Crunch time for Karadzic
Will the former Bosnian Serb leader be forced to address the real essence of the charges against him or will he turn the trial into a political forum?
This will be an important week in The Hague, as the UN's International Criminal Tribunal for the former Yugoslavia struggles to finally get some momentum going in the trial of the former Bosnian Serb leader, Radovan Karadzic.
One-and-a-half years have passed since that dramatic announcement in Belgrade that Karadzic, after more than a decade as a fugitive from justice, had finally been caught.
He had been disguised with a false identity, and practicing traditional medicine in the Serbian capital.
Since then, Karadzic has made only fleeting appearances in court. He boycotted the opening of his trial last October, saying he needed more time to prepare his own defence against 11 charges of genocide, crimes against humanity, and breaches of the Geneva convention during the Bosnian war.
The judges at the Tribunal then appointed the London-based barrister Richard Harvey as Karadzic's lawyer, and rejected Karadzic's request for a further postponement until June.
So, experienced trial observers say, this is crunch time. Will Karadzic get away with delaying tactics, or will he and his team be forced to address the real essence of the charges, all of which he denies?
Make no mistake, there is a ghost looming over this trial; that of the former Serbian leader, Slobodan Milosevic.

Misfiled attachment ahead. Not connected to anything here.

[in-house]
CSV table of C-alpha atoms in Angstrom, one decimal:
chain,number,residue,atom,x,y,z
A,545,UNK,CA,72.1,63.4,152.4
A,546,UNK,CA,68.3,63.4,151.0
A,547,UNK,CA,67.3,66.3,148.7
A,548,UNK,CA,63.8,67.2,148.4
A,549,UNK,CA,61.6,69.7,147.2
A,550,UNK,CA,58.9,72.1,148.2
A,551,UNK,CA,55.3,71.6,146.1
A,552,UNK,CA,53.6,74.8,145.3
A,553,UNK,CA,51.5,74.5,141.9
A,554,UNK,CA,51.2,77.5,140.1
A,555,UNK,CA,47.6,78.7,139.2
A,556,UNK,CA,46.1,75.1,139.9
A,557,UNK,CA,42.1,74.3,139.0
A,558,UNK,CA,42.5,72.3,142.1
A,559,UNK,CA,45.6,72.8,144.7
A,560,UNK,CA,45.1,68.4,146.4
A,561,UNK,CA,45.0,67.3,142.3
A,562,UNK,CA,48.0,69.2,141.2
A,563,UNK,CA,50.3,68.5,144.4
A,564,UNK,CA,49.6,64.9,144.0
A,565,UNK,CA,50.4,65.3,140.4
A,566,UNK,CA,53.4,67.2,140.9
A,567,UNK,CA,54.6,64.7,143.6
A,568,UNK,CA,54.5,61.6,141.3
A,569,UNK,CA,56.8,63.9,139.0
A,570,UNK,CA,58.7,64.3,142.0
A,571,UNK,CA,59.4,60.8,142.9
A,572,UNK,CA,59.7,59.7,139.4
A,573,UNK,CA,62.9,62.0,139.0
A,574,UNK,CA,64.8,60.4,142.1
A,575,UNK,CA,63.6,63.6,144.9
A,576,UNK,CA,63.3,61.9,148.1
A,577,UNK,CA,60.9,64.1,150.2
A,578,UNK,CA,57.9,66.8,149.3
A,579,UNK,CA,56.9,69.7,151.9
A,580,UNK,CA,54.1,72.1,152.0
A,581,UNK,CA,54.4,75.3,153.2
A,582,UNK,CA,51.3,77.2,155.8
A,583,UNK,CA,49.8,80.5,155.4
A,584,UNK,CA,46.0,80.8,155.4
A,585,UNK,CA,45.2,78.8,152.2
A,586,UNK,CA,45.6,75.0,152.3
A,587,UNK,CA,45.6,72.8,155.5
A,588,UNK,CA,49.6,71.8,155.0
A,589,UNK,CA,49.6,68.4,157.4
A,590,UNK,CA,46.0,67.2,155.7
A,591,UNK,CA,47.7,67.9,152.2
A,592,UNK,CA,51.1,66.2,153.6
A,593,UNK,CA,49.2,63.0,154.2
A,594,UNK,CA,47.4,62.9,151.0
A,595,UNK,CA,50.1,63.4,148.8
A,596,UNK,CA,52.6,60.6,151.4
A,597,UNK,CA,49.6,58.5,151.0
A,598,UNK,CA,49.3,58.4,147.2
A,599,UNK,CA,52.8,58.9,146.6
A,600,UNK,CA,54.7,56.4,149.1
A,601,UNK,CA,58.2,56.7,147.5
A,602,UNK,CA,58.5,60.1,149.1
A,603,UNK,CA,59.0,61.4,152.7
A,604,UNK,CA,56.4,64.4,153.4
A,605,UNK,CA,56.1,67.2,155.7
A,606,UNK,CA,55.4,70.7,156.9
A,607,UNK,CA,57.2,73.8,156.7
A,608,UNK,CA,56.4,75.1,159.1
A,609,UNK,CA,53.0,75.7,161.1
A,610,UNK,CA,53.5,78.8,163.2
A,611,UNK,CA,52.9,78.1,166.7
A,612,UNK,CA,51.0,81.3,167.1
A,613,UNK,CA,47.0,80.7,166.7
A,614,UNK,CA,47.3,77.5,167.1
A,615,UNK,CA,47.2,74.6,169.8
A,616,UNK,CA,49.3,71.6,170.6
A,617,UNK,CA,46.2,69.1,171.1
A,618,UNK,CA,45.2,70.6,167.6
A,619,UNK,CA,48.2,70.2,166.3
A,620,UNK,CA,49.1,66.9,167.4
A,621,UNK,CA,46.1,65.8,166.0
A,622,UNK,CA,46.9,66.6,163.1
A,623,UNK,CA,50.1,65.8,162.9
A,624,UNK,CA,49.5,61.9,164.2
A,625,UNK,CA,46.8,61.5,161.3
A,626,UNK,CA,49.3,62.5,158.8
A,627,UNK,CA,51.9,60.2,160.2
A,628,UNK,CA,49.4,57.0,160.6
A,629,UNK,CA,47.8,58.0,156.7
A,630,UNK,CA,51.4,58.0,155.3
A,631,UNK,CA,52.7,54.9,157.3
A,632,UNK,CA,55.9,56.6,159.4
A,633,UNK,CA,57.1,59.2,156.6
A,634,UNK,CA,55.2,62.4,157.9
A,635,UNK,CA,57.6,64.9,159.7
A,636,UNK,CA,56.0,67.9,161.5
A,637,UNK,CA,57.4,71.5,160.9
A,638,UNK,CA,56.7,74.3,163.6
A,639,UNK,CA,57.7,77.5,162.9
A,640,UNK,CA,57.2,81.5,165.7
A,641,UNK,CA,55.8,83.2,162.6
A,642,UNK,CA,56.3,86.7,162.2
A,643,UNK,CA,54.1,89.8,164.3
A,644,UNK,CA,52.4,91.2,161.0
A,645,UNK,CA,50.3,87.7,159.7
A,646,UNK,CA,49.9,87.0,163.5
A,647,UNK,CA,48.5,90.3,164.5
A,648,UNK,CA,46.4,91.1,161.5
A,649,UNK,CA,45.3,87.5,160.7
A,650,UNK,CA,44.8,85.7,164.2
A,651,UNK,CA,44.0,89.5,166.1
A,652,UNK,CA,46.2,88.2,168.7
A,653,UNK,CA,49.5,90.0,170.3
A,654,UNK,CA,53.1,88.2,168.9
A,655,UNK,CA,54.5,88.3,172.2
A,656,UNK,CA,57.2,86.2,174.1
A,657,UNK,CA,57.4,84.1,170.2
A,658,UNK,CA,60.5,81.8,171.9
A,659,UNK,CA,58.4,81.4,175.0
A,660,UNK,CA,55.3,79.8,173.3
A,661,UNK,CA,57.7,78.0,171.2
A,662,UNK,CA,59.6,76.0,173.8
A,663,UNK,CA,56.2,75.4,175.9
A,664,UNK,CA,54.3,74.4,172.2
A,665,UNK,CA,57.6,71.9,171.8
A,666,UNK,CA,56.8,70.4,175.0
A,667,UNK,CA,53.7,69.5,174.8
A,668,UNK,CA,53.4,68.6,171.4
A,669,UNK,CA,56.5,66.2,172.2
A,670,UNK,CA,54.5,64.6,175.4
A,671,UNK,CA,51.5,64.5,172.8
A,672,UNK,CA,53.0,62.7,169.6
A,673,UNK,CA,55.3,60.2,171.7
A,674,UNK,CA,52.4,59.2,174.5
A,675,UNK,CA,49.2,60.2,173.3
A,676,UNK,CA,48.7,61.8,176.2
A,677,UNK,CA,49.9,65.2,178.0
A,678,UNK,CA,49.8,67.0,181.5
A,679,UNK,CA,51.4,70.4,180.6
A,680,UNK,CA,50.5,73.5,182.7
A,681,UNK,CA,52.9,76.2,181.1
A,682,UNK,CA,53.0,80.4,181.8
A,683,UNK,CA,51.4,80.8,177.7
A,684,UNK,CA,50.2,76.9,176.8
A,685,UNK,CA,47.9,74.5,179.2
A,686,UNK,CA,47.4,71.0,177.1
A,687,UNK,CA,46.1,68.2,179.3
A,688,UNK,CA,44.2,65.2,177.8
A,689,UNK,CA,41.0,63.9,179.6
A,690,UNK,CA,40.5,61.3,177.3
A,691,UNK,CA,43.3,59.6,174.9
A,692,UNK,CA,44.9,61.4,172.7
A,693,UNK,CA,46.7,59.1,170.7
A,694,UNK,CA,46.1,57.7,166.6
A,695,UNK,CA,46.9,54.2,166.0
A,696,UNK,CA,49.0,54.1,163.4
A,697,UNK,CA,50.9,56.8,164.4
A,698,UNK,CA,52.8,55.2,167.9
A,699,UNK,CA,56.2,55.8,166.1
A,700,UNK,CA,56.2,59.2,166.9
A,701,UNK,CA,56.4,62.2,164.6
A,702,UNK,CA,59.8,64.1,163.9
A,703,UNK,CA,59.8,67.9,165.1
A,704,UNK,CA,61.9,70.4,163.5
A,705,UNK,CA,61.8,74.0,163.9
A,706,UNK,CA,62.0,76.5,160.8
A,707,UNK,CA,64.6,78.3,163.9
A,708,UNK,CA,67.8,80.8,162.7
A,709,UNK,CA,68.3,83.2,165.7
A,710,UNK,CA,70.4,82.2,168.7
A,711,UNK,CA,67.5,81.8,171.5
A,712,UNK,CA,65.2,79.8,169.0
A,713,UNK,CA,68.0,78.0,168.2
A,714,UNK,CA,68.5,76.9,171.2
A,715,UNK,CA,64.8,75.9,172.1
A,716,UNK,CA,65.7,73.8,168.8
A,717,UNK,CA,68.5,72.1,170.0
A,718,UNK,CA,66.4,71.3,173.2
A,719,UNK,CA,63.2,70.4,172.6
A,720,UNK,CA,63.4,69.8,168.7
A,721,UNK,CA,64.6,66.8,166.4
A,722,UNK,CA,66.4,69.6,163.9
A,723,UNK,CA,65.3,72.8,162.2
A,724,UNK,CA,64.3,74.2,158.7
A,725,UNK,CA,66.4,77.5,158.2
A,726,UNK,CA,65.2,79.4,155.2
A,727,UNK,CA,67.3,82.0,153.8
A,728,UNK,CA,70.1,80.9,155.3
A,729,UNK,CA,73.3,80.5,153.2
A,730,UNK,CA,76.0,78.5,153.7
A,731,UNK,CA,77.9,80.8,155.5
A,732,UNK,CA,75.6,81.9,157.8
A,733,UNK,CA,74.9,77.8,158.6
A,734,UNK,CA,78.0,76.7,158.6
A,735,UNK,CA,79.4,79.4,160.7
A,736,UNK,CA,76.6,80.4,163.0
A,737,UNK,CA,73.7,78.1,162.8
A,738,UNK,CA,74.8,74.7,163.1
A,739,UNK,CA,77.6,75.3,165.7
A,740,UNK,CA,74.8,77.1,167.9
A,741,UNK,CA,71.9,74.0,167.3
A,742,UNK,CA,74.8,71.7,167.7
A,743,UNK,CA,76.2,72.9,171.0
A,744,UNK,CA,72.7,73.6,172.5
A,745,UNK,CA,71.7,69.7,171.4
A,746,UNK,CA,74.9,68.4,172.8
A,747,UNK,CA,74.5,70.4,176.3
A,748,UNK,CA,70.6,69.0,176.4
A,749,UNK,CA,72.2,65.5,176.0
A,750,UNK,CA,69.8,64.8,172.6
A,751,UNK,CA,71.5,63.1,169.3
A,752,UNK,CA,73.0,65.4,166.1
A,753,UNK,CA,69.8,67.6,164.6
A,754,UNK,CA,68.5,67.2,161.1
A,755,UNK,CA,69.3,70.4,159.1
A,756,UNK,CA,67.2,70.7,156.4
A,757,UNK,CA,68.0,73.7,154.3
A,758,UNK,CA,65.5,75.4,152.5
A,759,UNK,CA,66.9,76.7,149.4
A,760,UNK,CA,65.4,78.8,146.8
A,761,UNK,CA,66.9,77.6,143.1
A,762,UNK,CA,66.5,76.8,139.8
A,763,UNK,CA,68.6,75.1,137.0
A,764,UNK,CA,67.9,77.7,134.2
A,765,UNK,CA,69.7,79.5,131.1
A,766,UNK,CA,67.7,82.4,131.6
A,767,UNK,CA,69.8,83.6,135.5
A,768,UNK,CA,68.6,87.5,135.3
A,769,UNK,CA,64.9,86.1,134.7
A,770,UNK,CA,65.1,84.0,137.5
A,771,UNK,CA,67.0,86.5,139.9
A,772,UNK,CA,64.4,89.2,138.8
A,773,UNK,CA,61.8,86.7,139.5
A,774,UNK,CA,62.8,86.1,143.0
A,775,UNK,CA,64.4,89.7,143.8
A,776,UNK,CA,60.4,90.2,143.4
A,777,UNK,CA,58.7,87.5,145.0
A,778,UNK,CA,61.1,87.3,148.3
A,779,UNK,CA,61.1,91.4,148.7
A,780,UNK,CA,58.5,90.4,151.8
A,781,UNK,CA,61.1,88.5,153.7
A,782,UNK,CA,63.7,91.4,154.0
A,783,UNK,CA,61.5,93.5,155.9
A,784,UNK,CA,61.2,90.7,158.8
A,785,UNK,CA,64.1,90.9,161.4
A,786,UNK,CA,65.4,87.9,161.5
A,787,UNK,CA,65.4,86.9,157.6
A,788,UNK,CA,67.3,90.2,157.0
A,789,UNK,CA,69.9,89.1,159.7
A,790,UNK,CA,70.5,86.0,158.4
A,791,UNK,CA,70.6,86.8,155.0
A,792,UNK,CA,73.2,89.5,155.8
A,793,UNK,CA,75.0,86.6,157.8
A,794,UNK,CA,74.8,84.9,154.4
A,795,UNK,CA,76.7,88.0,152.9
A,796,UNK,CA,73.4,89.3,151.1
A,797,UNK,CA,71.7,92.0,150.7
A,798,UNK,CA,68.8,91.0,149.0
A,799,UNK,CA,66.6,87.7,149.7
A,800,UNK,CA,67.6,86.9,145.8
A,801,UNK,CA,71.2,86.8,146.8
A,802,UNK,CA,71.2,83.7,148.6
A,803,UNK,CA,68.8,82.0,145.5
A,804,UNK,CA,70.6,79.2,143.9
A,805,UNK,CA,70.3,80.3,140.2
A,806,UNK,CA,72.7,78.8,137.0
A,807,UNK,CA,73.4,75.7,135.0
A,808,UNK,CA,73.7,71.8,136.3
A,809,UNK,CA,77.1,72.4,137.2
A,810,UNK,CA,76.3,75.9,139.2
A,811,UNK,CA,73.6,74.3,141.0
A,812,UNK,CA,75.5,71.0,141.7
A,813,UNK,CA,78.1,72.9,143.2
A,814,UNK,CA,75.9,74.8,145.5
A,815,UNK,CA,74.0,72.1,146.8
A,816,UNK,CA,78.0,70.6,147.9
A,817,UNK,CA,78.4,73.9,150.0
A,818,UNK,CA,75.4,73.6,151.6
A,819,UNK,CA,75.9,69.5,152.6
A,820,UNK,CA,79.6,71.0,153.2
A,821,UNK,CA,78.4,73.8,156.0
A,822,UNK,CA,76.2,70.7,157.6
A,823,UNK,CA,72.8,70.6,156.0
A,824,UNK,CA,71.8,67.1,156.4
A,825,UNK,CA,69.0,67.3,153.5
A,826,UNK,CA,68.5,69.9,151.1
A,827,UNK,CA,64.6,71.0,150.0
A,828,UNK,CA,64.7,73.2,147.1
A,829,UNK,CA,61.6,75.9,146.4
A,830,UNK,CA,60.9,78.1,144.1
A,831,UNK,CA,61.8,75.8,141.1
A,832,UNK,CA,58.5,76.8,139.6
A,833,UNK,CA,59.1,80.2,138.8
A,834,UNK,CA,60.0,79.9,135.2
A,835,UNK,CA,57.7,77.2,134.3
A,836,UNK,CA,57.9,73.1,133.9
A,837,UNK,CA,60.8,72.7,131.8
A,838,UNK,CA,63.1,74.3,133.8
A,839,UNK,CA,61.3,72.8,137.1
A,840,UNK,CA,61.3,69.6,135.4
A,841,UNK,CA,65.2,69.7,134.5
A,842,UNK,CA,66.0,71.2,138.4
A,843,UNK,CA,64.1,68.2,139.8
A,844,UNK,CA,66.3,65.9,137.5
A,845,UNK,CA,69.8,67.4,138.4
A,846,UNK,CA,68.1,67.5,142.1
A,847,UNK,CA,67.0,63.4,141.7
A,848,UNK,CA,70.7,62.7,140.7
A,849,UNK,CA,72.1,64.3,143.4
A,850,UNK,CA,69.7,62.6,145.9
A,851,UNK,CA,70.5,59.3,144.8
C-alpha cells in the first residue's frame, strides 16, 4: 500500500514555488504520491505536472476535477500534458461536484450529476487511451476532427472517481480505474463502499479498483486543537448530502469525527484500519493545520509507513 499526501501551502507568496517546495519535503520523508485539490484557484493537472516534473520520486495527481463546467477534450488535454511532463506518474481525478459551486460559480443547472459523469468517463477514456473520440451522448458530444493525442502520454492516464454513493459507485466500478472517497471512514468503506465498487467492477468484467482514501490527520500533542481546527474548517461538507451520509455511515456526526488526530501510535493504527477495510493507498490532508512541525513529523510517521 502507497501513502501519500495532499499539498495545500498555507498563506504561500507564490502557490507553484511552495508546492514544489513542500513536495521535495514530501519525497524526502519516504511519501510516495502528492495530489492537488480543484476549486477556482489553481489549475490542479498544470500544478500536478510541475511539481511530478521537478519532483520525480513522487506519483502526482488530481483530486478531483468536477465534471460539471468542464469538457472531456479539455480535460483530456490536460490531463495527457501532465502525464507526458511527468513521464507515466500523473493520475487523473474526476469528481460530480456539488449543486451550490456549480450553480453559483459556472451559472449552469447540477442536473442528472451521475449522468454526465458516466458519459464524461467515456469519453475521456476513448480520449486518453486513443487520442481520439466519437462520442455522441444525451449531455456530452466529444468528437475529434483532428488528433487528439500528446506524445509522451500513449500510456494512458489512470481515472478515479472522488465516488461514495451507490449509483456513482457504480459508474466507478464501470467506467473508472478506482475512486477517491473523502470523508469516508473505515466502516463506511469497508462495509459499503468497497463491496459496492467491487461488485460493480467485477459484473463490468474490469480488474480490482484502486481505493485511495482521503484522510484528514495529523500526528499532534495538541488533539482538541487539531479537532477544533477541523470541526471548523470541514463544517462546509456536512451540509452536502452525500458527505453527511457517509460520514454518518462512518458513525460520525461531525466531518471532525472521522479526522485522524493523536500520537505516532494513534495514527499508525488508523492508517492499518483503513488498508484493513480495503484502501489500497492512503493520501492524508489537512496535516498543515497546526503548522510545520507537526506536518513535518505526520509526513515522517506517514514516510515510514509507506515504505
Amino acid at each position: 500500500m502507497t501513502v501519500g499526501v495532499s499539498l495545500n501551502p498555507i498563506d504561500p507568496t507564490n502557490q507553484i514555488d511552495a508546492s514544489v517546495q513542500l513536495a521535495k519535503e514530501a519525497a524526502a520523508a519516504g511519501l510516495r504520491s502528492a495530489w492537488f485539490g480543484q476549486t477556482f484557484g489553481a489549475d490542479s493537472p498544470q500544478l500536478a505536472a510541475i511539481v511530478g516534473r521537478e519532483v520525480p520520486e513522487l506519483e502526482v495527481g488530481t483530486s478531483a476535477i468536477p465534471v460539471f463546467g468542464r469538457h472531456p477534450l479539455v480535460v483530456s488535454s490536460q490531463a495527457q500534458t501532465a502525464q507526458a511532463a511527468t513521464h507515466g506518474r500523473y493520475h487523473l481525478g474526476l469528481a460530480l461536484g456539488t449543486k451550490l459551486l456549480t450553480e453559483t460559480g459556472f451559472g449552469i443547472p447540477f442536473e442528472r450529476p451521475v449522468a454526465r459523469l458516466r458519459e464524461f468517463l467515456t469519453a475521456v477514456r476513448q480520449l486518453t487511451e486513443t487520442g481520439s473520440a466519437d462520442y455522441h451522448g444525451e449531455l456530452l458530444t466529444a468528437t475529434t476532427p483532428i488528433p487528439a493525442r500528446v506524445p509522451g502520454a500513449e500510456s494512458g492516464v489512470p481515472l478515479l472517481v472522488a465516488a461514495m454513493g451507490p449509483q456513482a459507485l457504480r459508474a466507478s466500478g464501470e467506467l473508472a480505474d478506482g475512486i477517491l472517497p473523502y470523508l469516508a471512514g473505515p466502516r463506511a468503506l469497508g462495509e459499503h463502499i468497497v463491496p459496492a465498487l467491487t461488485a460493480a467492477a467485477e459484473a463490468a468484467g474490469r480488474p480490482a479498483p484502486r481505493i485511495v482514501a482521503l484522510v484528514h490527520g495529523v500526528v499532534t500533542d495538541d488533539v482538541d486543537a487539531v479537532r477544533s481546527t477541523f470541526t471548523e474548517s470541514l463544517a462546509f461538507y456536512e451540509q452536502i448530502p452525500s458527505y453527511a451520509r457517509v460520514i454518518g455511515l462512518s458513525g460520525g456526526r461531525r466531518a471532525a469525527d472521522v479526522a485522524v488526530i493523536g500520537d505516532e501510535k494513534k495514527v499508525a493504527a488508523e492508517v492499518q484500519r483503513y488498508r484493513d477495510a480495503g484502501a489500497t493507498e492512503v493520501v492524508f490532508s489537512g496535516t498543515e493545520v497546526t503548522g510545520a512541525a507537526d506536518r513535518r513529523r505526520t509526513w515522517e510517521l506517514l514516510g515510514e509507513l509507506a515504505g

Milosevic died in 2006, before the end of his trial. But there was already a widespread perception that he had succeeded in turning it into a political forum, where he was able to rail against Western interference in the former Yugoslavia, and avoid the substance of the accusations against him.
Karadzic will probably try to do the same. He says he will attend, and make a statement at the opening on March 1.
I expect a wide-ranging analysis of how Bosnia slid into war, condemnation of the Western powers that he believes connived in the dismemberment of Yugoslavia, and a harsh rebuttal of the legality of The Hague Tribunal, (a "court of Nato" he calls it).
He may well enjoy the grand stage that the court offers him, and will probably ignore the advice of judges to concentrate on the specifics of the indictment. After that, it is not clear how the trial will proceed.
Karadzic, and his own team of advisers, might not co-operate with Harvey in conducting the defence. If Karadzic continues to boycott many of the proceedings, he will probably lose the right to defend himself, and Harvey will take over.
How will all this play back home? Depressingly, in the seven (if you count Kosovo) countries that now comprise what was Yugoslavia, there is little consensus about the Tribunal in The Hague.
Serbs are convinced that it is biased against them, and both in the Serbian parts of Bosnia, and in Serbia itself, many still speak out in defence of Karadzic and his military commander, Ratko Mladic (who, of course, is still on the run).
But Croats, Bosniak Moslems and Kosovan Albanians have all complained bitterly about The Hague Tribunal when it has arrested or charged one of their own prominent leaders or military commanders.
That is why the stakes are so high in the Karadzic trial.
It is too much to hope this process can bring reconciliation and understanding to all the people of the former Yugoslavia; but if some, of different ethnic backgrounds, believe justice has been done, then that would be an important step forward.